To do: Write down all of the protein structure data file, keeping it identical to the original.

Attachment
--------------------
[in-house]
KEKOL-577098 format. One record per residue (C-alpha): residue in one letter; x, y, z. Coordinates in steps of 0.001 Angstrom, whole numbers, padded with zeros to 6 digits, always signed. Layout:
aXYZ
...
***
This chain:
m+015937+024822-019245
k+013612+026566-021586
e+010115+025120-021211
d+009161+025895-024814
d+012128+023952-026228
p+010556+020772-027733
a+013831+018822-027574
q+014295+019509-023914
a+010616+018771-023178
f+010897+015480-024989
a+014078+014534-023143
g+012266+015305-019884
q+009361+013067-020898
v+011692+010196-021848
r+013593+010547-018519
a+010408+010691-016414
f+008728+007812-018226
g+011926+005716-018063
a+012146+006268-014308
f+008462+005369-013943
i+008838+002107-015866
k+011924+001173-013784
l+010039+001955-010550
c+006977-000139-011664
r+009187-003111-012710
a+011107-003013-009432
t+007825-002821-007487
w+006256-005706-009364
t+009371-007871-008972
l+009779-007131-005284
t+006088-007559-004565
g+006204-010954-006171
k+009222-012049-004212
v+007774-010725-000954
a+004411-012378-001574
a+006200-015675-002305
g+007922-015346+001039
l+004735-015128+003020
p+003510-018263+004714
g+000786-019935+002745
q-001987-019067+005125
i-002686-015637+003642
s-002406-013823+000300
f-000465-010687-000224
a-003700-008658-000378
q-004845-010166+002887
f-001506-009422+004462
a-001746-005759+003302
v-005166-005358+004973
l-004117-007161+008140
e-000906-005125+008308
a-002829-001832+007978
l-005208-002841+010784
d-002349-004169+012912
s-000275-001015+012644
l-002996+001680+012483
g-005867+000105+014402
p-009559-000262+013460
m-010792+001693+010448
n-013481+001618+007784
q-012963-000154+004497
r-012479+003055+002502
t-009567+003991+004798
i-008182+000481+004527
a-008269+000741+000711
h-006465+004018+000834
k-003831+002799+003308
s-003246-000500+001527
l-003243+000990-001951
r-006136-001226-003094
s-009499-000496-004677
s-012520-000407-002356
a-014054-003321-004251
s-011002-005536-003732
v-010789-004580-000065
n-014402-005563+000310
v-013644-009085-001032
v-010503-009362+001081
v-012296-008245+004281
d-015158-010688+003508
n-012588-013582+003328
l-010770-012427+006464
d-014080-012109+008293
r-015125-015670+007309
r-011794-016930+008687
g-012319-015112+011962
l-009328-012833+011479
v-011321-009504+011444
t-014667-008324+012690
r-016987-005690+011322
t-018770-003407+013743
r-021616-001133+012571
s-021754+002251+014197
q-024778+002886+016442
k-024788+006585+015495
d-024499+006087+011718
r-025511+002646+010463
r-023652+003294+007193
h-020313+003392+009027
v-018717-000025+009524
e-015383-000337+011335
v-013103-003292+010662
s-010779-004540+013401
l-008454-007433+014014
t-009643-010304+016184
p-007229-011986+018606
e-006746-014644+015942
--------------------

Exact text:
[in-house]
KEKOL-577098 format. One record per residue (C-alpha): residue in one letter; x, y, z. Coordinates in steps of 0.001 Angstrom, whole numbers, padded with zeros to 6 digits, always signed. Layout:
aXYZ
...
***
This chain:
m+015937+024822-019245
k+013612+026566-021586
e+010115+025120-021211
d+009161+025895-024814
d+012128+023952-026228
p+010556+020772-027733
a+013831+018822-027574
q+014295+019509-023914
a+010616+018771-023178
f+010897+015480-024989
a+014078+014534-023143
g+012266+015305-019884
q+009361+013067-020898
v+011692+010196-021848
r+013593+010547-018519
a+010408+010691-016414
f+008728+007812-018226
g+011926+005716-018063
a+012146+006268-014308
f+008462+005369-013943
i+008838+002107-015866
k+011924+001173-013784
l+010039+001955-010550
c+006977-000139-011664
r+009187-003111-012710
a+011107-003013-009432
t+007825-002821-007487
w+006256-005706-009364
t+009371-007871-008972
l+009779-007131-005284
t+006088-007559-004565
g+006204-010954-006171
k+009222-012049-004212
v+007774-010725-000954
a+004411-012378-001574
a+006200-015675-002305
g+007922-015346+001039
l+004735-015128+003020
p+003510-018263+004714
g+000786-019935+002745
q-001987-019067+005125
i-002686-015637+003642
s-002406-013823+000300
f-000465-010687-000224
a-003700-008658-000378
q-004845-010166+002887
f-001506-009422+004462
a-001746-005759+003302
v-005166-005358+004973
l-004117-007161+008140
e-000906-005125+008308
a-002829-001832+007978
l-005208-002841+010784
d-002349-004169+012912
s-000275-001015+012644
l-002996+001680+012483
g-005867+000105+014402
p-009559-000262+013460
m-010792+001693+010448
n-013481+001618+007784
q-012963-000154+004497
r-012479+003055+002502
t-009567+003991+004798
i-008182+000481+004527
a-008269+000741+000711
h-006465+004018+000834
k-003831+002799+003308
s-003246-000500+001527
l-003243+000990-001951
r-006136-001226-003094
s-009499-000496-004677
s-012520-000407-002356
a-014054-003321-004251
s-011002-005536-003732
v-010789-004580-000065
n-014402-005563+000310
v-013644-009085-001032
v-010503-009362+001081
v-012296-008245+004281
d-015158-010688+003508
n-012588-013582+003328
l-010770-012427+006464
d-014080-012109+008293
r-015125-015670+007309
r-011794-016930+008687
g-012319-015112+011962
l-009328-012833+011479
v-011321-009504+011444
t-014667-008324+012690
r-016987-005690+011322
t-018770-003407+013743
r-021616-001133+012571
s-021754+002251+014197
q-024778+002886+016442
k-024788+006585+015495
d-024499+006087+011718
r-025511+002646+010463
r-023652+003294+007193
h-020313+003392+009027
v-018717-000025+009524
e-015383-000337+011335
v-013103-003292+010662
s-010779-004540+013401
l-008454-007433+014014
t-009643-010304+016184
p-007229-011986+018606
e-006746-014644+015942